3/ As Vincent has pointed out, this will also change the dynamics in the market (hopefully). So far the more reckless you collected data, the better your economic success. Now imagine that a first party with valuable content will try to work with partners that are acceptable to users. So the reasonable companies get a chance. This is a very soft incentive for the industry to renovate their systems a bit into a more responsible data collection practice. 

4/ It is clear that if they do their own collections, B,X,Y and Z will receive their own DNT header and have to cope with it. So I think what you're missing is the feedback to the service on whether the services the first party uses are acceptable to its users. 

To answer the EU question, there every ad-actor would need their own right to collect data and build a profile, this means without consent for the actors, hard to say how they could collect the necessary data. Perhaps they are simply not dealing with personal data but only with categories and the userID is not transported, but only the category announced. But at the end of the day, the ad network that obtains the request and sends the ad will have to live with the header it receives. 

Does that help?

Rigo

On Thursday 08 March 2012 09:48:08 Kevin Smith wrote:
> I think folks in the advertising business could probably answer this a 
> little better as my knowledge on the subject is more academic than 
> from experience.  However, according to my understanding (and I can do 
> some more internal research if we don't have anyone on the thread who 
> can answer this
> better) - it really depends on each piece of the chain.  I believe 
> each piece of the chain will have its own cookie for the user and will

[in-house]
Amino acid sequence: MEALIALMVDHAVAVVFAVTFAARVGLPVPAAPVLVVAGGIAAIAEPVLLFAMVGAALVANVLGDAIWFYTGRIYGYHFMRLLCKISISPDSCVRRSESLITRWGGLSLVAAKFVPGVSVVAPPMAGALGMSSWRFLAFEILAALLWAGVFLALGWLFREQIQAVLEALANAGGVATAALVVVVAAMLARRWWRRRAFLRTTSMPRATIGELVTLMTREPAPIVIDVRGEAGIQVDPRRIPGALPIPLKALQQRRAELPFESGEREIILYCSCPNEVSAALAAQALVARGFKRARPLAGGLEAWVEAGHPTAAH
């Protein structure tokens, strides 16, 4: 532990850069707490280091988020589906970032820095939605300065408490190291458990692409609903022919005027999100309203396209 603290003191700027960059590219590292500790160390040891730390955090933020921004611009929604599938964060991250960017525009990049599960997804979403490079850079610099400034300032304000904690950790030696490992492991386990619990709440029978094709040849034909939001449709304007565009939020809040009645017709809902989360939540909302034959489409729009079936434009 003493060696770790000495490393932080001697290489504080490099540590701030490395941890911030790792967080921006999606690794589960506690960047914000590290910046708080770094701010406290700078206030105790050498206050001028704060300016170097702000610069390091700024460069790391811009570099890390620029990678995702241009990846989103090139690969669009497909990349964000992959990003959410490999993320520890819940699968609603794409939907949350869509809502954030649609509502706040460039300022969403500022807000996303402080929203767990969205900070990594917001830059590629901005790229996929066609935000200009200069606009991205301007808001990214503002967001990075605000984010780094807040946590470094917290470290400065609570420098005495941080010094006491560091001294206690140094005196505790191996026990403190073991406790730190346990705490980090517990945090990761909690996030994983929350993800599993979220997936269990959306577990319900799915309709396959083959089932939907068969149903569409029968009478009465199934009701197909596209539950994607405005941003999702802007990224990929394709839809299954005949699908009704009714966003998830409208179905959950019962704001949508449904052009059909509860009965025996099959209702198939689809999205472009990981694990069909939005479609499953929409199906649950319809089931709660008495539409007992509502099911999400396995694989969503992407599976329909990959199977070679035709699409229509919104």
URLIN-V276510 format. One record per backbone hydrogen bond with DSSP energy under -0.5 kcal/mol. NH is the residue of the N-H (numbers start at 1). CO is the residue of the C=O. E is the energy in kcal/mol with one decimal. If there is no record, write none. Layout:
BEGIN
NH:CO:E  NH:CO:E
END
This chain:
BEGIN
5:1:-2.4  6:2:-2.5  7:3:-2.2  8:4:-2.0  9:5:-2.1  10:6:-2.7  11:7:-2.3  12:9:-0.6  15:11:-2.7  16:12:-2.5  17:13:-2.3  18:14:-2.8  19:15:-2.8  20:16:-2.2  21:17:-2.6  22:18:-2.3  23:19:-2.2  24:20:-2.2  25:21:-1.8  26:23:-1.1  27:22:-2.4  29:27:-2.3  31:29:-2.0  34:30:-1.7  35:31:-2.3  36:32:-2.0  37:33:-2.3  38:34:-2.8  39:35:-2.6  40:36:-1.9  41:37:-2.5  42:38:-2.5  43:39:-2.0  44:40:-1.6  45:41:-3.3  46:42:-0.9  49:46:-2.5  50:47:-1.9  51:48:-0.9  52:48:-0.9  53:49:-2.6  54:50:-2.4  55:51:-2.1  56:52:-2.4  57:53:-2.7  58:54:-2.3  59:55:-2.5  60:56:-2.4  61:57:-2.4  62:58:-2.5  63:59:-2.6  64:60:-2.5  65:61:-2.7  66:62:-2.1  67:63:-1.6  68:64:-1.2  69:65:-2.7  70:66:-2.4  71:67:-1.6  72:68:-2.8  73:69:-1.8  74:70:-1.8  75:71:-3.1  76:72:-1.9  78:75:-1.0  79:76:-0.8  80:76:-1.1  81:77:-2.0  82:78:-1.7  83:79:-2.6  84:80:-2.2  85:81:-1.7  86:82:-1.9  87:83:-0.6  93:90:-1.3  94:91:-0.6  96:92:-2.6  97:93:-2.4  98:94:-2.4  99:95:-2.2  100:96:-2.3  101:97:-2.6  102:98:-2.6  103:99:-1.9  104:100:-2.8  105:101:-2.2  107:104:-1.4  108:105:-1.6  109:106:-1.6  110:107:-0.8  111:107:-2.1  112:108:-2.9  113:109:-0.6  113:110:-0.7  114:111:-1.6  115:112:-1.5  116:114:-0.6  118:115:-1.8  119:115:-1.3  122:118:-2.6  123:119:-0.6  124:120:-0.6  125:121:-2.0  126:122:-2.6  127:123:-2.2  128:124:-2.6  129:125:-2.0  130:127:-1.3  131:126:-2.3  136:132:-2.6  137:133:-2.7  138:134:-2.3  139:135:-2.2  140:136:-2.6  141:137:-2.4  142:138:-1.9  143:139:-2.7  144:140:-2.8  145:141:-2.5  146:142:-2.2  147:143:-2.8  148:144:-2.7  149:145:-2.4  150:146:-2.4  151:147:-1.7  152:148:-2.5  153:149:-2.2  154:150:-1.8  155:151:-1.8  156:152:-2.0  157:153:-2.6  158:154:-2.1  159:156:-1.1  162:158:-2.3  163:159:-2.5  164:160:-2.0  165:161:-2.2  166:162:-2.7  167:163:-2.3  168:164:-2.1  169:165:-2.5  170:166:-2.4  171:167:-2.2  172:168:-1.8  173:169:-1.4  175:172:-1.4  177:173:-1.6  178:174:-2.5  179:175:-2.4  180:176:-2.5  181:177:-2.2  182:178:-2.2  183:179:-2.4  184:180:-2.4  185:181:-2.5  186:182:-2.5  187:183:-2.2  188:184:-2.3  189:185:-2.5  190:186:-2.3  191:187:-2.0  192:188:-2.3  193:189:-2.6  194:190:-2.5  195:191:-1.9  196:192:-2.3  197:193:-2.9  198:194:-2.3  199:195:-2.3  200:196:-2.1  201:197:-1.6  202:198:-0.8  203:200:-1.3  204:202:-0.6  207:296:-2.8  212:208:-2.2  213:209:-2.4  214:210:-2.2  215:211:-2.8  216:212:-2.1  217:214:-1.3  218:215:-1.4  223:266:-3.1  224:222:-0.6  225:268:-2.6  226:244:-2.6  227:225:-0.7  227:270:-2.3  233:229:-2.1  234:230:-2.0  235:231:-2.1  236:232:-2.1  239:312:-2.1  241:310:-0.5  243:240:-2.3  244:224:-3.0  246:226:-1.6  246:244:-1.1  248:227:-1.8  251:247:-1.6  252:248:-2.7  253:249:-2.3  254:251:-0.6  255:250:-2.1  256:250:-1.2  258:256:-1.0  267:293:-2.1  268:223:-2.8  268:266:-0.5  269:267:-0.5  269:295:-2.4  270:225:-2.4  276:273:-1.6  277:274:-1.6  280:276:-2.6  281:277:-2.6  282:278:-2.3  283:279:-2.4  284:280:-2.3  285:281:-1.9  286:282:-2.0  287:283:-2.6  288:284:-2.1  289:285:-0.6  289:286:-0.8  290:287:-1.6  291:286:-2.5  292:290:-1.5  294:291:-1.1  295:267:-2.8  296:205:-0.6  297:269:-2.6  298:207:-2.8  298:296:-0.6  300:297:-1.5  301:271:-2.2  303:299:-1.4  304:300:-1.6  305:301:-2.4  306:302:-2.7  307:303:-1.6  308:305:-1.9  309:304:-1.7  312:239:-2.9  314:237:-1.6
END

> collect the information it needs to be able to fully monetize that 
> individual user, which may be nothing whatsoever (as some parts of the 
> chain are really just pass-throughs), or may be a sophisticated 
> profile which it uses to decide how much to bid for the chance to show 
> an ad to that user.  In general, I do not believe much data flows 
> between the elements of the chain as the data that each piece has 
> collected is essentially their competitive advantage, but I am 
> confident that this is not a hard and fast rule.  Also, since each 
> stop in the chain is trying to maximize their ability to monetize the 
> user, they will each have their own algorithms to determine the next 
> step in the chain.  (For example, once the request gets to ad-service 
> B, according to what it knows about the user, it may send the request 
> to auction service C, or C' etc).  I think in general, most of the 
> information each step uses is information that they have collected themselves, or retrieved from a DMP or similar service.
> 
> In your EU example, do services C and D get all the information they 
> need to make a decision from the previous step in the chain, and then 
> discard it after the transaction is complete?  There could be some 
> chains that work this way, but in reality I believe they are vastly 
> more complex than either of us have represented them.  For instance, I 
> do not believe any service which performs real-time-bidding is going 
> to rely on information passed from the ad-service to make its bid.  
> They are going to have their own way of validating the data.  If they 
> cannot, they are going to bid very low.  This is why the entire chain 
> needs to have the exception for any element of the chain to really 
> work.  If the ad service has the exception, but none of the RTB 
> services do, than they will all bid a minimum bid, which in turn means 
> that the 1st party earns a very low CPM and the exception did not help them at all.
> 
> Also, in your example below, since exceptions (at least our site level
> exceptions) are tied to the 1st party, B would only be able to record 
> your visits to X,Y,and Z if those 1st parties had also been granted exceptions.
> 
> Also note, this is just the advertising chain.  I am guessing there 
> may be similar chains for other types of 3rd party services.
Received on Thursday, 8 March 2012 22:35:28 UTC